- The definition of a throng is a large group of people or animals.
When a huge group of people crowds together in a restaurant, this is an example of a throng of people.
- Throng is defined as a large group crowds or fills a place, or flocks somewhere in great numbers.
When a large group of people all crowd together into a sporting arena, this is an example of a situation where people throng the arena.
- a great number of people gathered together; crowd
- a crowding together of people; crowded condition
- any great number of things massed or considered together; multitude
Origin of throngMiddle English from Old English (ge)thrang (akin to German drang) from base of thringan, to press, crowd: for Indo-European base see thrall
- to crowd or press upon in large numbers
- to crowd into; fill with a multitude
- A large group of people gathered or crowded closely together; a multitude. See Synonyms at crowd1.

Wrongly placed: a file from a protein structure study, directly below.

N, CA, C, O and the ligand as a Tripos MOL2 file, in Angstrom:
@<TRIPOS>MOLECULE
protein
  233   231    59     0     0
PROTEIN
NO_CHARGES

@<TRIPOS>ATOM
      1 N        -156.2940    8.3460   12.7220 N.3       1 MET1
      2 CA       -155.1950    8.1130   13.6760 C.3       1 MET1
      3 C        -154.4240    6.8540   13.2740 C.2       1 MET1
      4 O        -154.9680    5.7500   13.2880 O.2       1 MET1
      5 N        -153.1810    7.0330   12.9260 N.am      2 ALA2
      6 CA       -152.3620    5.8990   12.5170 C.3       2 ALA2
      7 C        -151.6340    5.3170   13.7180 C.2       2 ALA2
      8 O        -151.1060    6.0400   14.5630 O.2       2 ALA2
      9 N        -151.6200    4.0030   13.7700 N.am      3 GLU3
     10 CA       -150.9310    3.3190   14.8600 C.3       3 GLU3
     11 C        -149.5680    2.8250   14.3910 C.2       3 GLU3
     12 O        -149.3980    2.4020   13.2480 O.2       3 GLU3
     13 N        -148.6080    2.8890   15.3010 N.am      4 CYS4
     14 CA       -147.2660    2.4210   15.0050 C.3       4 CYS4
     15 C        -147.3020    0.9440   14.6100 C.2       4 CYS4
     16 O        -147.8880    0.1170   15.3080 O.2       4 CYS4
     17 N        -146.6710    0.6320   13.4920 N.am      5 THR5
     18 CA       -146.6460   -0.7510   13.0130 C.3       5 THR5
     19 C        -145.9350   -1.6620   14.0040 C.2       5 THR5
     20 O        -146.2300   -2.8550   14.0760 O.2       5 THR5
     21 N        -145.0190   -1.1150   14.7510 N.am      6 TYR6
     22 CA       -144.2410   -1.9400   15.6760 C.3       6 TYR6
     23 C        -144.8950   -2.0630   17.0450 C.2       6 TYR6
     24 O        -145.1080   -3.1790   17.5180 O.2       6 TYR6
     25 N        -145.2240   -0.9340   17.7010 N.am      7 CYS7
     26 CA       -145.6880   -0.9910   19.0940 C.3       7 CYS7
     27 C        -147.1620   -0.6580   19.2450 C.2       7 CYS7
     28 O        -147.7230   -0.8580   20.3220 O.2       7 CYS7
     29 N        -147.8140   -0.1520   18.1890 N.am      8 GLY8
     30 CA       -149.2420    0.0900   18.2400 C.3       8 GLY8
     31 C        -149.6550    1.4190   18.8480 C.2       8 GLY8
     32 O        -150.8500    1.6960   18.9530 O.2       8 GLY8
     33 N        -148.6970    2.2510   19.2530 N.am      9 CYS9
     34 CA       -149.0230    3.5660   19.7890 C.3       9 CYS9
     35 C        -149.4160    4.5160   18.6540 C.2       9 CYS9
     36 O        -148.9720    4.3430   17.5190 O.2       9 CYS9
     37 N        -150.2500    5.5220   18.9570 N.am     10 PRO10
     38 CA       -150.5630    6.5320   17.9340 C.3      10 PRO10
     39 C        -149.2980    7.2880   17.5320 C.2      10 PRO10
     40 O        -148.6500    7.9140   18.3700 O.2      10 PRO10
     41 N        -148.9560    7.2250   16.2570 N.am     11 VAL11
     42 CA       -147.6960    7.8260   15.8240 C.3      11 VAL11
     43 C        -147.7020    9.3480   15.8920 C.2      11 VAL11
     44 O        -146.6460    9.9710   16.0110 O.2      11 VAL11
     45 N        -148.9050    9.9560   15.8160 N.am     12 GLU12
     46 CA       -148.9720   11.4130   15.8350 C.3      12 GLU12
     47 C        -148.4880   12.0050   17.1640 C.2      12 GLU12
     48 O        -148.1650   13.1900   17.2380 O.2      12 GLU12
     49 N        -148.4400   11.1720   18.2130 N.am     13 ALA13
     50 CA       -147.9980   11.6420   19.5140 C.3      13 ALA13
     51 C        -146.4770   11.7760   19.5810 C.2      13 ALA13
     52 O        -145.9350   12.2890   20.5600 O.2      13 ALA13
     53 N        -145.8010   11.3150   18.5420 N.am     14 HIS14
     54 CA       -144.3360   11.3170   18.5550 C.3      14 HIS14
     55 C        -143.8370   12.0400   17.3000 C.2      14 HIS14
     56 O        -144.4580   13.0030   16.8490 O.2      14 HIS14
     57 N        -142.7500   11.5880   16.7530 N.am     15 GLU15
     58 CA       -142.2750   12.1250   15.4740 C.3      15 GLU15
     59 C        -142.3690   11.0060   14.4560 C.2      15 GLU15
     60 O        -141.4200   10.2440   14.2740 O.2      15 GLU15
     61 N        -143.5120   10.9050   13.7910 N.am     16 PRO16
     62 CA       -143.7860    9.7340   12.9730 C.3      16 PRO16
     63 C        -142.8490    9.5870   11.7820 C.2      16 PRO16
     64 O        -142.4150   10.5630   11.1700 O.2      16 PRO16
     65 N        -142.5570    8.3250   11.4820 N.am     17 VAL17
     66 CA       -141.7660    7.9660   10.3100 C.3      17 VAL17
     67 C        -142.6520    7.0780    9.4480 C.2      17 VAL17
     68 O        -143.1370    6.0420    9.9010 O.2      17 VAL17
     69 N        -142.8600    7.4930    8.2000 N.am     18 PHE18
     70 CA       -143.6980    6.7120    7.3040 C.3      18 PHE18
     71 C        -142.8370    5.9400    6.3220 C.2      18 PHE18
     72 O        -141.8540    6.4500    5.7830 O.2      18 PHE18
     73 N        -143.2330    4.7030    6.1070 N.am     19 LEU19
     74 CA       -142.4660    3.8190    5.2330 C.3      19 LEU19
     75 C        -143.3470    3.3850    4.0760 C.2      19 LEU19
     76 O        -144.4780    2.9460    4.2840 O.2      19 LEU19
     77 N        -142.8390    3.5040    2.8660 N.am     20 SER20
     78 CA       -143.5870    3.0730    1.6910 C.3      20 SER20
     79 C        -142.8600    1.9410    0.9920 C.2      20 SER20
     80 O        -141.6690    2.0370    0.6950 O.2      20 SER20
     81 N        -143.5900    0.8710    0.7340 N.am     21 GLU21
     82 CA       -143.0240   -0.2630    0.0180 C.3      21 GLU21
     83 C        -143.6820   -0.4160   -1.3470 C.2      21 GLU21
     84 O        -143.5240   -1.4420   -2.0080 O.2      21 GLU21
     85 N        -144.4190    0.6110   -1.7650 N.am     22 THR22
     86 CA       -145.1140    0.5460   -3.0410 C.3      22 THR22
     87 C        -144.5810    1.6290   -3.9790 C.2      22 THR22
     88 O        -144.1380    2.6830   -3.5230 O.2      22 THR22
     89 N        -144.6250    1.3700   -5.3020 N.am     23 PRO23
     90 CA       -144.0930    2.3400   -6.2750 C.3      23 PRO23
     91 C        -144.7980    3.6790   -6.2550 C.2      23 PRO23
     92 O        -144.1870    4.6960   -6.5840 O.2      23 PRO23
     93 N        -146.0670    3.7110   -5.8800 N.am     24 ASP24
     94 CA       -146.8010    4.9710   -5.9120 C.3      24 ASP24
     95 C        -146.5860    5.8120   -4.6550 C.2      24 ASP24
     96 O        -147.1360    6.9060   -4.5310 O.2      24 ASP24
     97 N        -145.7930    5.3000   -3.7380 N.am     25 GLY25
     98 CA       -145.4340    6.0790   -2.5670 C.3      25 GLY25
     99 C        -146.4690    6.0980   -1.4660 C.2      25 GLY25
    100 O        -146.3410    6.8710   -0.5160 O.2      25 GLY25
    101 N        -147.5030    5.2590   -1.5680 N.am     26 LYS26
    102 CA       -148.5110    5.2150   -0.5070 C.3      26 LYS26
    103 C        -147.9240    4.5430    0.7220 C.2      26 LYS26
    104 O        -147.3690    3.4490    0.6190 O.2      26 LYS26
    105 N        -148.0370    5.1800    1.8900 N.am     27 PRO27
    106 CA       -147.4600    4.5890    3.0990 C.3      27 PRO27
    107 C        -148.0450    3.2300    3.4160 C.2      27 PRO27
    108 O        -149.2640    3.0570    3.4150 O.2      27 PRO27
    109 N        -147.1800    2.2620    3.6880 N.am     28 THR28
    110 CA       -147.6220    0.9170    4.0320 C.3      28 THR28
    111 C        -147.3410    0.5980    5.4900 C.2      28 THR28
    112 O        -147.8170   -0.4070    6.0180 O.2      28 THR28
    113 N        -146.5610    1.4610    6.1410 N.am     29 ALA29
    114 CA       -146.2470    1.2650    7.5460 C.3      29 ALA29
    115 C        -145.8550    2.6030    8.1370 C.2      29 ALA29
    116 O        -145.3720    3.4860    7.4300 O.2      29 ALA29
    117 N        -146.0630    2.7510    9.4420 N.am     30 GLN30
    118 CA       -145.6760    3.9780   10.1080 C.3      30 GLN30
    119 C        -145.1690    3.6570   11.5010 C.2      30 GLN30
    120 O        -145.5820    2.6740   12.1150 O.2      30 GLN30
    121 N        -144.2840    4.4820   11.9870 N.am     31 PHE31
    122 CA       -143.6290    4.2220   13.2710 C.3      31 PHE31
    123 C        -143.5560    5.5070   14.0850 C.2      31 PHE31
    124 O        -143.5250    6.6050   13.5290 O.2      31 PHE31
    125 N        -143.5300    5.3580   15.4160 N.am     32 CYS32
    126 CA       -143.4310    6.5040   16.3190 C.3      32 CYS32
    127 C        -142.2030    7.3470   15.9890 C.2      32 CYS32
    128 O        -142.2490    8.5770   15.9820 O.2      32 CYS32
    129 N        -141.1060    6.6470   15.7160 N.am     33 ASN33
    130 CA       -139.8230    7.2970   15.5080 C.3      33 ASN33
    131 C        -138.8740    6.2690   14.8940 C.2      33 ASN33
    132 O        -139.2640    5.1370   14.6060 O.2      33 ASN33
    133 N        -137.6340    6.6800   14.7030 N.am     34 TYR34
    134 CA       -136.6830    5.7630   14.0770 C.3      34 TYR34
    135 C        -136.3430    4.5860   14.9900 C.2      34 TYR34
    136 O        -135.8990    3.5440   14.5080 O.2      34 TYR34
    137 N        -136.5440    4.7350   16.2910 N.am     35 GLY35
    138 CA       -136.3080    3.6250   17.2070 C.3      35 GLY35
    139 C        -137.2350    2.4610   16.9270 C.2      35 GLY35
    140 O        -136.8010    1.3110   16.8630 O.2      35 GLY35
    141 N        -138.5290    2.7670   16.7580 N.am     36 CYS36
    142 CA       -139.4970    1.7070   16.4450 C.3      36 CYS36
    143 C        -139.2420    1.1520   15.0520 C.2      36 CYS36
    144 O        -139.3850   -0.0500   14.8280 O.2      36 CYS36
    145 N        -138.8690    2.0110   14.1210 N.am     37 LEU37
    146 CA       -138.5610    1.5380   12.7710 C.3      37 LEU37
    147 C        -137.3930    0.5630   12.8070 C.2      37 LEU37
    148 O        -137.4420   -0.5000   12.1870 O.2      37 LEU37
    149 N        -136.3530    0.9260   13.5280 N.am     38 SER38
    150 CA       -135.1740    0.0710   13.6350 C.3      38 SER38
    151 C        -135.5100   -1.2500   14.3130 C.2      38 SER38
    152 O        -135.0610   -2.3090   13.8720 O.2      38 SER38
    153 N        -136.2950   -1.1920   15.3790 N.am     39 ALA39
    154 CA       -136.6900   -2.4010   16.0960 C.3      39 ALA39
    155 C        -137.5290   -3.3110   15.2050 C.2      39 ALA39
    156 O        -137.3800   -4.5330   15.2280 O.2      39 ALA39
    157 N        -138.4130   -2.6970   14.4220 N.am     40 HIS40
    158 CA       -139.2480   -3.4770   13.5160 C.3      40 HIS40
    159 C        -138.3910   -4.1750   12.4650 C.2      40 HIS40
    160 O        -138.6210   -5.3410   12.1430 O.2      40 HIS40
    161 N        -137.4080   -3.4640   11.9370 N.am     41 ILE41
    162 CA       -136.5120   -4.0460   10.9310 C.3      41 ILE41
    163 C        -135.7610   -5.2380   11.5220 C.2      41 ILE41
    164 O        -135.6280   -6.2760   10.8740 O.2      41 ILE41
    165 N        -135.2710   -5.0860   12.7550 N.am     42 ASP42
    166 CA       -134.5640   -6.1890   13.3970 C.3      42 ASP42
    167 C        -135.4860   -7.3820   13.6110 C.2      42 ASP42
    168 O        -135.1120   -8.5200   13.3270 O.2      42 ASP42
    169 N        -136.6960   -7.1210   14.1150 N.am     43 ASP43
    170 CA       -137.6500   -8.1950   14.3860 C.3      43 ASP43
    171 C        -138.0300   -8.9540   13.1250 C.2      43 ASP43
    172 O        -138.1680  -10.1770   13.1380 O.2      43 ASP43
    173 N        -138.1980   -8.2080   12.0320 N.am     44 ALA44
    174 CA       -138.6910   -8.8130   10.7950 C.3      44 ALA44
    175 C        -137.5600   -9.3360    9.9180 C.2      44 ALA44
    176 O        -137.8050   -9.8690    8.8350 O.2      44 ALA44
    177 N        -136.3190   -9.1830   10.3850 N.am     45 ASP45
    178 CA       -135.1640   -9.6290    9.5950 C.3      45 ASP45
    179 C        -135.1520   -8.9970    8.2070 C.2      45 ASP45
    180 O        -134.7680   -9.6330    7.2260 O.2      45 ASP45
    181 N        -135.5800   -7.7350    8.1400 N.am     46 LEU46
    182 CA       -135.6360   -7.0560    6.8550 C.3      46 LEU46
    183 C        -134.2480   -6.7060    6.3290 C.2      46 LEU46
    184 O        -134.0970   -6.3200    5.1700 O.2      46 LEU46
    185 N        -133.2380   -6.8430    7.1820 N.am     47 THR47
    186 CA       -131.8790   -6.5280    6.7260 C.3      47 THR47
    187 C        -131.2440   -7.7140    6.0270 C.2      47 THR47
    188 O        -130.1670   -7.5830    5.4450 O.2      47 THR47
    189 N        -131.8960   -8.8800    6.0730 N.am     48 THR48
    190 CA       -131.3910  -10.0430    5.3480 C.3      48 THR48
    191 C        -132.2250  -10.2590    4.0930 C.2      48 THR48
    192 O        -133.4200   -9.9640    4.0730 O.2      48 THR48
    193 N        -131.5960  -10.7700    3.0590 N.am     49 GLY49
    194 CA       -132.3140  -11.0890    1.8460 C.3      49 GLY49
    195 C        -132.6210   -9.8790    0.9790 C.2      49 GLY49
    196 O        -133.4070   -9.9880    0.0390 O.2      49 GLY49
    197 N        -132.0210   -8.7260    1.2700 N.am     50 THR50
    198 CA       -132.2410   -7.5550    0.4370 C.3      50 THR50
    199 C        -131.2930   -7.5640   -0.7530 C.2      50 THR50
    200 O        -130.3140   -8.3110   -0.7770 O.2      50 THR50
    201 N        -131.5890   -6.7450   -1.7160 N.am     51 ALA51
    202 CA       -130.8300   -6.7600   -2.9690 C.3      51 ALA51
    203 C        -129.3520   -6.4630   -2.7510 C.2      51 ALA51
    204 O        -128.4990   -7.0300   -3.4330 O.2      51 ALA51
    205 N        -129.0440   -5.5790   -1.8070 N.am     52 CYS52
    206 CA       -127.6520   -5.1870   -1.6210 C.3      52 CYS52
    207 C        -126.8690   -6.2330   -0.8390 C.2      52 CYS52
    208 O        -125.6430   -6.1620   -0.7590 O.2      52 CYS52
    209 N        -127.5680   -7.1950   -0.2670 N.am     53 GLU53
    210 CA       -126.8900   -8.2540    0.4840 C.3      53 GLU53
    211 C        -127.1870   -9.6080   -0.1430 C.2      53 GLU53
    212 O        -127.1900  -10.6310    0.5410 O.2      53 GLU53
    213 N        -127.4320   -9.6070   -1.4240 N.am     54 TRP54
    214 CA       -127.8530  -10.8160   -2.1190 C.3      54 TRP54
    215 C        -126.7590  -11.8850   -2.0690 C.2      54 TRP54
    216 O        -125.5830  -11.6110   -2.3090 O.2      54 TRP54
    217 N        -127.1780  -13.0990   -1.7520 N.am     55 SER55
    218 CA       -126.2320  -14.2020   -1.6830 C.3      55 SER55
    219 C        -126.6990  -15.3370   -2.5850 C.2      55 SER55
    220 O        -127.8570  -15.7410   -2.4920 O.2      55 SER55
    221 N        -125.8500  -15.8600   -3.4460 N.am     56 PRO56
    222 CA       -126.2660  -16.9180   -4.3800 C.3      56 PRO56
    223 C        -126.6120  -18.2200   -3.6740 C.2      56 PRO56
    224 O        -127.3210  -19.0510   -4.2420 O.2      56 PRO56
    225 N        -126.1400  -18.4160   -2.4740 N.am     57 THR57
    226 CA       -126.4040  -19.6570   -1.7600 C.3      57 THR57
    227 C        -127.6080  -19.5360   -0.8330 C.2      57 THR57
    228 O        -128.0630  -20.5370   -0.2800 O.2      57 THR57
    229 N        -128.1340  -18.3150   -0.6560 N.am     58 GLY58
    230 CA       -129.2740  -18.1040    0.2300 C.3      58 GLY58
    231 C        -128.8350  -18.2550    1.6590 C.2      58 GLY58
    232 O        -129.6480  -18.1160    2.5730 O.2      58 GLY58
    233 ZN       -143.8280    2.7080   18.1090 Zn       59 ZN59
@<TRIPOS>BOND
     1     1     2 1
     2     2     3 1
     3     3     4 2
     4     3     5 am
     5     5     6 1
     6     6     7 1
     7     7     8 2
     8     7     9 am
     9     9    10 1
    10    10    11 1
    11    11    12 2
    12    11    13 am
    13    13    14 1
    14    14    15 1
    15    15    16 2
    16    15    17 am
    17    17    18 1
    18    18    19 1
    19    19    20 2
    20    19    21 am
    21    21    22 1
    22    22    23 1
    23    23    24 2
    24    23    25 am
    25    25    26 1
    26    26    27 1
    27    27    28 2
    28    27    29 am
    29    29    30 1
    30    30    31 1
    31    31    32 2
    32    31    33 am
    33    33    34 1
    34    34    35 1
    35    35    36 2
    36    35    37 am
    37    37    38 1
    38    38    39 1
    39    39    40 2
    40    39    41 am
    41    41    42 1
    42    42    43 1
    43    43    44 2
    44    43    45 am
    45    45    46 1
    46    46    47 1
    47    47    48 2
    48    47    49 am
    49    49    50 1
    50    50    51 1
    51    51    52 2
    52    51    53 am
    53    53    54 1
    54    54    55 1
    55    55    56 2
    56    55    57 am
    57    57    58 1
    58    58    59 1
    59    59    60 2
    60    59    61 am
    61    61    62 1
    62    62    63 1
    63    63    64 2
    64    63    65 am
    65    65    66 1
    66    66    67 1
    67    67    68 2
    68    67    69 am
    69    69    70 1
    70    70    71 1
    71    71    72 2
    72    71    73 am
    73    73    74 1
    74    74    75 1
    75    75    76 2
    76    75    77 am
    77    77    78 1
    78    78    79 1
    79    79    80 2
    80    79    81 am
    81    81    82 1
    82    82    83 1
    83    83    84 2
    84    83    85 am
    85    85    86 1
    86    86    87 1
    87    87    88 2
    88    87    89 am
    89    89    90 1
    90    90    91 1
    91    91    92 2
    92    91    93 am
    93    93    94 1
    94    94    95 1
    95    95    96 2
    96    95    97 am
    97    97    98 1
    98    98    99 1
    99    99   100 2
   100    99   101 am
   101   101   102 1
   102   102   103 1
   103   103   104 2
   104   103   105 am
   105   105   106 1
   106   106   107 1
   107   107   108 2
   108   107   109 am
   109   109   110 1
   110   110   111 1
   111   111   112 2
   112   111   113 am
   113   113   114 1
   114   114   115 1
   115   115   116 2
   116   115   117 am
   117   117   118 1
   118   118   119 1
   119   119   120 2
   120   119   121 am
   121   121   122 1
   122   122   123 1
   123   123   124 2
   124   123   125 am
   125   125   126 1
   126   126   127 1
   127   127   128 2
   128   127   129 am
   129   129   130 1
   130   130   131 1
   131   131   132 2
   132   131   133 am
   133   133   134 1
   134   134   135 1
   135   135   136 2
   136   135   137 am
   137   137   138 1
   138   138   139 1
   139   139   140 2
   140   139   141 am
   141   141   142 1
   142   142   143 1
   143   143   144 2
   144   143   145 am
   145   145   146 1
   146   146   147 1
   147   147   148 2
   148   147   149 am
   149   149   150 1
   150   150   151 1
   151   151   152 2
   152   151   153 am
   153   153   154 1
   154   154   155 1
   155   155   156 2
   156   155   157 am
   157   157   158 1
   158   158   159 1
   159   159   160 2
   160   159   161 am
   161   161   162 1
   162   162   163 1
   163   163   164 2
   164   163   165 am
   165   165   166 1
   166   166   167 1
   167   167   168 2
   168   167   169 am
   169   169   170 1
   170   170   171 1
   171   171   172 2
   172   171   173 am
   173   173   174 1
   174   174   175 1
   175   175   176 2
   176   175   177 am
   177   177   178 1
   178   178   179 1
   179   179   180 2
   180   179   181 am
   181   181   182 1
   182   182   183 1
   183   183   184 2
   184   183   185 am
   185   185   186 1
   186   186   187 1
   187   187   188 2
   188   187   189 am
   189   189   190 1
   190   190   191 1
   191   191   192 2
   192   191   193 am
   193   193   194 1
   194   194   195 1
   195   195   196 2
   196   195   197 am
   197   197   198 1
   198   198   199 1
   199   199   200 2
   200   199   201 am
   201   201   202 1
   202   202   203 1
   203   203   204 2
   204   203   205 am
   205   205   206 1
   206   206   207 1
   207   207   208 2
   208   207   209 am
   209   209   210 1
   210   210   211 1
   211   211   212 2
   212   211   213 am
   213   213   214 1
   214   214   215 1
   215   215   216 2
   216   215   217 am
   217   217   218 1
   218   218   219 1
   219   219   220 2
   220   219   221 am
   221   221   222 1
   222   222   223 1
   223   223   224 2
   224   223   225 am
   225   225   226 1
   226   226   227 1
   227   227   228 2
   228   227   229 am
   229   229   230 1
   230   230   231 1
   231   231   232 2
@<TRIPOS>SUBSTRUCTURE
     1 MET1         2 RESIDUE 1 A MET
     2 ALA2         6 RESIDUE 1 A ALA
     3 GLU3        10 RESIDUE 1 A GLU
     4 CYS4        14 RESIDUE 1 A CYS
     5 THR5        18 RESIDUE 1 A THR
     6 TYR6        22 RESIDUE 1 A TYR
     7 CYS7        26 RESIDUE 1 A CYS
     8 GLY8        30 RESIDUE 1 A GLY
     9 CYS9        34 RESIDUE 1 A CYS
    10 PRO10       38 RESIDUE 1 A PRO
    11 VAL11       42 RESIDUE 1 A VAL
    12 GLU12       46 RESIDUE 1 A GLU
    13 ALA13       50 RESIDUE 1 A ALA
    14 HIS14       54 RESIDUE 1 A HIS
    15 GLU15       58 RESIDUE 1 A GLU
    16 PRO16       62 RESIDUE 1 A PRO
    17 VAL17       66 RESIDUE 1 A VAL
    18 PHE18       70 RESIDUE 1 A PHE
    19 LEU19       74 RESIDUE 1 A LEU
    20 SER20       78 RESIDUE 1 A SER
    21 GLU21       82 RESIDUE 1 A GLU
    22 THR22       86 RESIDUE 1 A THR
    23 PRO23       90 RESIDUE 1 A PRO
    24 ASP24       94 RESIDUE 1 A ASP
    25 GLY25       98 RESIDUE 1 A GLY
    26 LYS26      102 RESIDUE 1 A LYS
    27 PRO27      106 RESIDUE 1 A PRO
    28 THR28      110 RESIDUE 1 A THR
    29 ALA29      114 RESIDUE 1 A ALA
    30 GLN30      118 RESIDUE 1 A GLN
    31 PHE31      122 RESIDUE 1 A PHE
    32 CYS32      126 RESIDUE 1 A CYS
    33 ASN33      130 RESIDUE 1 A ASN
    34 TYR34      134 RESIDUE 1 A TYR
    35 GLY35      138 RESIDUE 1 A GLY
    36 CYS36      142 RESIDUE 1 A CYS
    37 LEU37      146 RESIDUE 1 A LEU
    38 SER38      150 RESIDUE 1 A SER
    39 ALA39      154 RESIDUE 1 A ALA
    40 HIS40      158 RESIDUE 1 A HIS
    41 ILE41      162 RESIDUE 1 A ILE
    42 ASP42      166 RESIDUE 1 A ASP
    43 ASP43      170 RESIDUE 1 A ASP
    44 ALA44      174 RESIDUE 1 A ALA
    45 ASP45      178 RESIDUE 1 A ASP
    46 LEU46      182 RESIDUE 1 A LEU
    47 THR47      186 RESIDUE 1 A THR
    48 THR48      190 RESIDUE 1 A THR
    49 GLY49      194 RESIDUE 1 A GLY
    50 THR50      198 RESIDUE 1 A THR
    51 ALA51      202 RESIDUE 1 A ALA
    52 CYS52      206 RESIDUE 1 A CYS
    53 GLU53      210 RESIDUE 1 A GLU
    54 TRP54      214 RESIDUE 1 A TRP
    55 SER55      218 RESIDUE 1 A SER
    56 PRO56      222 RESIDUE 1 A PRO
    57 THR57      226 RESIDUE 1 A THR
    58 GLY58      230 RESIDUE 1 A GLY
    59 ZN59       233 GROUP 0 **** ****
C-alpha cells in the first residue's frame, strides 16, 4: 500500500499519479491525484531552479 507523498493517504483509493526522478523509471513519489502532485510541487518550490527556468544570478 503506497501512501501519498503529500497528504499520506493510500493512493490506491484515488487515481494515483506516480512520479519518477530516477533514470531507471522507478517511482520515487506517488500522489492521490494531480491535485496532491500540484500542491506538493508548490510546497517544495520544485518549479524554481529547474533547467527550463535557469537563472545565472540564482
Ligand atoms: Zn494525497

- A large group of things; a host.
verbthronged, throng·ing, throngs
- To crowd into; fill: commuters thronging the subway platform.
- To press against in large numbers: The fans thronged the rock star.
Origin of throngMiddle English from Old English gethrang
(third-person singular simple present throngs, present participle thronging, simple past and past participle thronged)
(comparative more throng, superlative most throng)
- (Scotland, Northern England, dialect) Filled with persons or objects; crowded.
From Middle English, from Old English Ã¾rang, Ä¡eÃ¾rang (“crowd, press, tumult"), from Proto-Germanic *Ã¾rangwÄ…, *Ã¾rangwÅ (“throng"), *Ã¾rangwaz (“push, drive"), from Proto-Indo-European *trenk(w)- (“to beat, hew, press"). Cognate with Dutch drang (“urge, push, impulse"), German Drang (“urge, drive, impulse"), Danish trang (“urge"), Norwegian trong (“need"), Icelandic Ã¾rÃ¶ng (“narrow, tightly pressed, crowd, throng") and Swedish trÃ¥ng (“tight, narrow"). Probably related to Albanian drojÃ« (“fear, fear of the crowd") and to drang (“huge rod, pole, oar"). More at thring.